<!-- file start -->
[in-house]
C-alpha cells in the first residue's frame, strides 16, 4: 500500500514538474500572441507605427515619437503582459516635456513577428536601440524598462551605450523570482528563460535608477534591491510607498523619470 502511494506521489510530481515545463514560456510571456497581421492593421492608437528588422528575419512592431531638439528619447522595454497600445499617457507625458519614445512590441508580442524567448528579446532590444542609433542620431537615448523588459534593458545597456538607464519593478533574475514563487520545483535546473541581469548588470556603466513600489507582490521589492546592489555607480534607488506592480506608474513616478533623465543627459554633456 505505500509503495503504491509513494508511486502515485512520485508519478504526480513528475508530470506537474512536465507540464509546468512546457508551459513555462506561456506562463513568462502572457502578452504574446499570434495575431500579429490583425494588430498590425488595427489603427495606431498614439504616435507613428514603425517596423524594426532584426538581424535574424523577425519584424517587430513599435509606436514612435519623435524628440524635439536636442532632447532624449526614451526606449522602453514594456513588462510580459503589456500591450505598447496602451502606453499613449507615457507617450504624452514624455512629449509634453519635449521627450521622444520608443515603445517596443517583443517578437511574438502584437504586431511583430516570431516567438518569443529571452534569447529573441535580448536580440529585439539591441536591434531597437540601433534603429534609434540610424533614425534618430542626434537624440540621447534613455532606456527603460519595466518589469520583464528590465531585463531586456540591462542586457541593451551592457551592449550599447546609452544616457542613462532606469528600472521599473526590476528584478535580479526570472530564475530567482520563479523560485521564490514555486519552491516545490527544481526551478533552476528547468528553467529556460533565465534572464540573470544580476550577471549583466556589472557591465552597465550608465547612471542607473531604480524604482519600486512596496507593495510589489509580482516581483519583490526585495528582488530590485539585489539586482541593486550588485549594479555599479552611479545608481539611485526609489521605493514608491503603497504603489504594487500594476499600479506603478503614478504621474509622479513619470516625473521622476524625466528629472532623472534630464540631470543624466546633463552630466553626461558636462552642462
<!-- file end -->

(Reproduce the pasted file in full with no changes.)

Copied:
[in-house]
C-alpha cells in the first residue's frame, strides 16, 4: 500500500514538474500572441507605427515619437503582459516635456513577428536601440524598462551605450523570482528563460535608477534591491510607498523619470 502511494506521489510530481515545463514560456510571456497581421492593421492608437528588422528575419512592431531638439528619447522595454497600445499617457507625458519614445512590441508580442524567448528579446532590444542609433542620431537615448523588459534593458545597456538607464519593478533574475514563487520545483535546473541581469548588470556603466513600489507582490521589492546592489555607480534607488506592480506608474513616478533623465543627459554633456 505505500509503495503504491509513494508511486502515485512520485508519478504526480513528475508530470506537474512536465507540464509546468512546457508551459513555462506561456506562463513568462502572457502578452504574446499570434495575431500579429490583425494588430498590425488595427489603427495606431498614439504616435507613428514603425517596423524594426532584426538581424535574424523577425519584424517587430513599435509606436514612435519623435524628440524635439536636442532632447532624449526614451526606449522602453514594456513588462510580459503589456500591450505598447496602451502606453499613449507615457507617450504624452514624455512629449509634453519635449521627450521622444520608443515603445517596443517583443517578437511574438502584437504586431511583430516570431516567438518569443529571452534569447529573441535580448536580440529585439539591441536591434531597437540601433534603429534609434540610424533614425534618430542626434537624440540621447534613455532606456527603460519595466518589469520583464528590465531585463531586456540591462542586457541593451551592457551592449550599447546609452544616457542613462532606469528600472521599473526590476528584478535580479526570472530564475530567482520563479523560485521564490514555486519552491516545490527544481526551478533552476528547468528553467529556460533565465534572464540573470544580476550577471549583466556589472557591465552597465550608465547612471542607473531604480524604482519600486512596496507593495510589489509580482516581483519583490526585495528582488530590485539585489539586482541593486550588485549594479555599479552611479545608481539611485526609489521605493514608491503603497504603489504594487500594476499600479506603478503614478504621474509622479513619470516625473521622476524625466528629472532623472534630464540631470543624466546633463552630466553626461558636462552642462